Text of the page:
On this page
- Key messages
- How fluoride works
- Benefits of fluoridation
- Prevention is still necessary
- How fluoride is added to drinking water
- National and international support for water fluoridation
- Fluoridation around the world
- Dental fluorosis
- Fluoride and infant formula
- Water fluoridation is safe
- Education and choice
- The Victorian Government is committed to improving the oral health of Victorians.
- A person’s oral health is key to their overall general health and wellbeing.
- Extending community water fluoridation is important for public health.
- Melbourne has had fluoridated water since 1977. Other parts of Australia have had fluoridated drinking water for more than 50 years.
- Community water fluoridation is the most effective population-wide intervention to prevent tooth decay.
Water fluoridation is the adjustment of fluoride in drinking water to a level that helps protect teeth against decay. Fluoride does not alter the taste or smell of water.
In Victoria, the maximum level of fluoride in drinking water is 1 milligram per litre (mg/L), or 1 part per million (ppm), as recommended by the World Health Organization (WHO). As a comparison, the amount of fluoride in children’s toothpaste is 400-500 ppm and regular toothpaste is 1,000 ppm.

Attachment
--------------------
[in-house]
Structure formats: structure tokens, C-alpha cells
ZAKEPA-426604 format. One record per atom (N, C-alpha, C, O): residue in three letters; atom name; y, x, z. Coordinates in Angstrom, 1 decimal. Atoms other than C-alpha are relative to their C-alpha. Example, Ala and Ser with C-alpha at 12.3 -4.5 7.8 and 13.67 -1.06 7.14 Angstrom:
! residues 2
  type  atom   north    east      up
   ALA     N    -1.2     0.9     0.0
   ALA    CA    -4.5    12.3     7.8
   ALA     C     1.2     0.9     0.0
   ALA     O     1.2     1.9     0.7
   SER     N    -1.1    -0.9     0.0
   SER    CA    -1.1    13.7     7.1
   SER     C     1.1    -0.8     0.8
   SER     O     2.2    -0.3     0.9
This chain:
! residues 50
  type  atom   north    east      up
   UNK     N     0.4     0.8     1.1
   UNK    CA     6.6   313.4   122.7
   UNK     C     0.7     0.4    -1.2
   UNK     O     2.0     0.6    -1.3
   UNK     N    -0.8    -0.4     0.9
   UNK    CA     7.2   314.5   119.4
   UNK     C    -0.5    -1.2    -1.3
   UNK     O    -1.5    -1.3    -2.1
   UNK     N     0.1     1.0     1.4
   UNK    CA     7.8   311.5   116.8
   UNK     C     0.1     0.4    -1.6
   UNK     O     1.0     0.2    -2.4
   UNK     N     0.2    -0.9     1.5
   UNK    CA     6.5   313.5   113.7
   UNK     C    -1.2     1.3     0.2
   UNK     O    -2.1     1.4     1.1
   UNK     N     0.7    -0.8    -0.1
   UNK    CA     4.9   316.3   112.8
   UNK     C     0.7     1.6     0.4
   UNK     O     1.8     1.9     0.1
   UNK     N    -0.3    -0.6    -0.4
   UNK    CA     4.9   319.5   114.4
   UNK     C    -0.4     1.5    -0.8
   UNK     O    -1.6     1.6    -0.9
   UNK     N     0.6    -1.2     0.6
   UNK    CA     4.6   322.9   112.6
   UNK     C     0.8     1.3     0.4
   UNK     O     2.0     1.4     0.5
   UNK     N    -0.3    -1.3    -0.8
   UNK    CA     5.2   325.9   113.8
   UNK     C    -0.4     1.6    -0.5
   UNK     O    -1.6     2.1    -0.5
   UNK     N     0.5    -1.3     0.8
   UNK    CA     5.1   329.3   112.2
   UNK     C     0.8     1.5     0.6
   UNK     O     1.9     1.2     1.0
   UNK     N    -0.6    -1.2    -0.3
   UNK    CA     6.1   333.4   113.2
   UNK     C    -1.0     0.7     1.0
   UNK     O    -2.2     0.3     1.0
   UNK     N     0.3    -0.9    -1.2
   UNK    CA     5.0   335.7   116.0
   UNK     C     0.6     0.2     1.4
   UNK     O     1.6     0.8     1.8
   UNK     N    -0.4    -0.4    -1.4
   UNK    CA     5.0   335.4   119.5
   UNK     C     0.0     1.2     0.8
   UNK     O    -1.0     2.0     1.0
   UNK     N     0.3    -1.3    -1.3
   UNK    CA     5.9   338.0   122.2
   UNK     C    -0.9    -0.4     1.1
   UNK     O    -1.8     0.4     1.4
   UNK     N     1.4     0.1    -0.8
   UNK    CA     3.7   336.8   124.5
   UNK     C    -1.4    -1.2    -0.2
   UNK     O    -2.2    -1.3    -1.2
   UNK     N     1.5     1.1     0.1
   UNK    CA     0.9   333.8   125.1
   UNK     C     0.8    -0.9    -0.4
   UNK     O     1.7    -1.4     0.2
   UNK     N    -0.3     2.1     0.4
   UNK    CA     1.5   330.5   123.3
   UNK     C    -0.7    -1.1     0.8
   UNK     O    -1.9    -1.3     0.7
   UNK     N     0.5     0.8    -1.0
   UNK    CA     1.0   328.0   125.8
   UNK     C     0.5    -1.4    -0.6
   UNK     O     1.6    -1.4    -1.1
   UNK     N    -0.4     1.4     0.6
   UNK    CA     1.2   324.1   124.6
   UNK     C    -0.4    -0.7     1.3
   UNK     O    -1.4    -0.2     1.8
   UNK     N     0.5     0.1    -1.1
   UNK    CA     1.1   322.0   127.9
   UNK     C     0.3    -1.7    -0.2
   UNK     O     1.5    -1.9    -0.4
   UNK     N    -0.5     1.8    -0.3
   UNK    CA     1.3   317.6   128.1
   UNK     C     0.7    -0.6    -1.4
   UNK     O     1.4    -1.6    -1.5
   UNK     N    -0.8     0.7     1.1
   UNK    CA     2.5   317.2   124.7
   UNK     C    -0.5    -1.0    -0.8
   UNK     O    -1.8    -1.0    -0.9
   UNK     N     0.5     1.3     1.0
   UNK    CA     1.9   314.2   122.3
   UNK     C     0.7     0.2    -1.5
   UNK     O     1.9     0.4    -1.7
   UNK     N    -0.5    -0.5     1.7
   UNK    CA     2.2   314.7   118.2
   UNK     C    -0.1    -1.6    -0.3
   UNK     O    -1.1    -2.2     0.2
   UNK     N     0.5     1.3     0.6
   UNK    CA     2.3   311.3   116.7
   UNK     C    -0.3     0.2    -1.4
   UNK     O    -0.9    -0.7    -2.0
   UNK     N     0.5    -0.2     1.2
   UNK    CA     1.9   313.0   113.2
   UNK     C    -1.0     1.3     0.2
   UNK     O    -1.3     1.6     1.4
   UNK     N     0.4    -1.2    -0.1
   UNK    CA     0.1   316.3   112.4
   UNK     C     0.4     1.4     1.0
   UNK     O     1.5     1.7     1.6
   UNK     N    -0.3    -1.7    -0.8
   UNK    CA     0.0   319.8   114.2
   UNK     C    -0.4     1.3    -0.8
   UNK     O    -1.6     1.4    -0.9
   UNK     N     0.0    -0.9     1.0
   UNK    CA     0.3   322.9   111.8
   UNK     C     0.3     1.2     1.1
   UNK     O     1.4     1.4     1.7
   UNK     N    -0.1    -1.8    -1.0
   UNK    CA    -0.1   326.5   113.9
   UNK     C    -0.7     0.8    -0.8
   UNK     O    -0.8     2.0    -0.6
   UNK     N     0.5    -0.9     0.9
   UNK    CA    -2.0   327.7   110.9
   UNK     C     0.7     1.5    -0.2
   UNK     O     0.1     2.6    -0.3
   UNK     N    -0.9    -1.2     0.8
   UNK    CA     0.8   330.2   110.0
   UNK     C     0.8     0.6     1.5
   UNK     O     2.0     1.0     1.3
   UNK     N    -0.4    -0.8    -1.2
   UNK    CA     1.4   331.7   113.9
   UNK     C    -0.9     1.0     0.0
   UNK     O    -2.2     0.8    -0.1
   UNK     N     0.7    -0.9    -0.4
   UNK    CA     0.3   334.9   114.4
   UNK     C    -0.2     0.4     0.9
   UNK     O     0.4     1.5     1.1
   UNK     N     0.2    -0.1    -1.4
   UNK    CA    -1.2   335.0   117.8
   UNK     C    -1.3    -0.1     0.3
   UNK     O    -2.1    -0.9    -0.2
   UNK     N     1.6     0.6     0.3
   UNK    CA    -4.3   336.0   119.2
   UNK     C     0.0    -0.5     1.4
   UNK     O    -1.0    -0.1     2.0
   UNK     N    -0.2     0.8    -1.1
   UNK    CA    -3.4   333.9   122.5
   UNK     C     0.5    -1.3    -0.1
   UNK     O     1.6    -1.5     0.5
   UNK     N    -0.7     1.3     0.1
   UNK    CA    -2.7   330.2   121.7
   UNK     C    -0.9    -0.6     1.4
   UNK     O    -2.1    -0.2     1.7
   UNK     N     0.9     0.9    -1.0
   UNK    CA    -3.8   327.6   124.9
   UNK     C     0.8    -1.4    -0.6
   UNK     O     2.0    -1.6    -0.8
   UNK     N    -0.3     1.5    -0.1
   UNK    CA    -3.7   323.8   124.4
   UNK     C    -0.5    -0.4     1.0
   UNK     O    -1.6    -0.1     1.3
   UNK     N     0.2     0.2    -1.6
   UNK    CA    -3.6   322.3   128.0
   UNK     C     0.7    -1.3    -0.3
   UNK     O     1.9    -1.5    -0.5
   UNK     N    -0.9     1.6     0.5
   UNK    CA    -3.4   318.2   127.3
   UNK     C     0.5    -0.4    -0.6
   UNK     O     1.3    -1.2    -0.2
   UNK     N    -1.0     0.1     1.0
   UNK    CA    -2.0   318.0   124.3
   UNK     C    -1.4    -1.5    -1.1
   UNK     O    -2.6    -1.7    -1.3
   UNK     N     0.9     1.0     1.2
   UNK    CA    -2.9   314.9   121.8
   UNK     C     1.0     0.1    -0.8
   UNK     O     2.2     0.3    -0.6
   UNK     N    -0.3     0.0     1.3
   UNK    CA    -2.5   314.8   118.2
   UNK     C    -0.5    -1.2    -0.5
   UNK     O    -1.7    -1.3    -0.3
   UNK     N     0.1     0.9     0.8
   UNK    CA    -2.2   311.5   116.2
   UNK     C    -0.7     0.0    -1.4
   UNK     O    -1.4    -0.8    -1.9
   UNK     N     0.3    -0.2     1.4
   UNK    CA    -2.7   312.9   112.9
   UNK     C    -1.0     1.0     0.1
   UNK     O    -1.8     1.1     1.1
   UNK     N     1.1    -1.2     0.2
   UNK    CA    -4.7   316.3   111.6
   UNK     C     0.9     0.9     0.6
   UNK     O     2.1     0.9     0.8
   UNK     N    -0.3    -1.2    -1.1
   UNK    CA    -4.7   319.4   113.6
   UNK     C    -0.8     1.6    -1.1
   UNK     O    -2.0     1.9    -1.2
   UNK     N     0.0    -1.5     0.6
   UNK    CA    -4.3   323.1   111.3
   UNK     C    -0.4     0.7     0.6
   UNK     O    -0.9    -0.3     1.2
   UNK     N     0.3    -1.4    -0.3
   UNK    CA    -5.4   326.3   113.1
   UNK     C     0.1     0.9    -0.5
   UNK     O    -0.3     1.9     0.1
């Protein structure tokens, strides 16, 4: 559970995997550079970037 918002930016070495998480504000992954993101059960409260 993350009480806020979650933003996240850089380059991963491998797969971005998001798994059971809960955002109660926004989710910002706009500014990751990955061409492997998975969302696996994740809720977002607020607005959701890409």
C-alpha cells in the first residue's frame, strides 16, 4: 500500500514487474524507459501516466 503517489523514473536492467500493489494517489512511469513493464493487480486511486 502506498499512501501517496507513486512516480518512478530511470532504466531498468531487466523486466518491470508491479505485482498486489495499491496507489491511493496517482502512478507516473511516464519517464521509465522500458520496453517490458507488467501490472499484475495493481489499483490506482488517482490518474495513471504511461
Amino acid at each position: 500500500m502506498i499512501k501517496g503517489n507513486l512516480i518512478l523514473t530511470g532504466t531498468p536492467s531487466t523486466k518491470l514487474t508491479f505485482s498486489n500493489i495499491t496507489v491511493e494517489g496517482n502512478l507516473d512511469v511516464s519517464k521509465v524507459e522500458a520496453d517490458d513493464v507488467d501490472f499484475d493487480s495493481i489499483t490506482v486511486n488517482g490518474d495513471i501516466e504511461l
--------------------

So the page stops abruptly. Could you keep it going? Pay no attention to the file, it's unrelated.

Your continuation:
Fluoride is a naturally occurring compound found in plants and rocks. Sea water has approximately the same level of fluoride as in community fluoridation programs. It is also found at very low levels in almost all fresh water. Naturally occurring fluoride can be found at a beneficial level in some local water supplies.
How fluoride works
Tooth decay occurs when acid corrodes the outer surface of the tooth. Mouth bacteria produces this acid from sugary food and drinks. Fluoride helps to strengthen the tooth’s mineral structure. It acts like a repair kit, repairing the early stages of tooth decay before it becomes permanent.
Benefits of fluoridation
Fluoridation helps protect people of all ages from tooth decay, from the young to the old.
Water fluoridation is a fair way of delivering the benefits of fluoride to the community, regardless of individual age, education, income or motivation.
Many studies and reviews have confirmed the effectiveness of water fluoridation.
Researchers from the Australian Research Centre for Population Oral Health (ARCPOH) have presented study results examining the effectiveness of water fluoridation on children’s dental health. This study spanned four Australian states - Queensland, Victoria, Tasmania and South Australia. The study found that: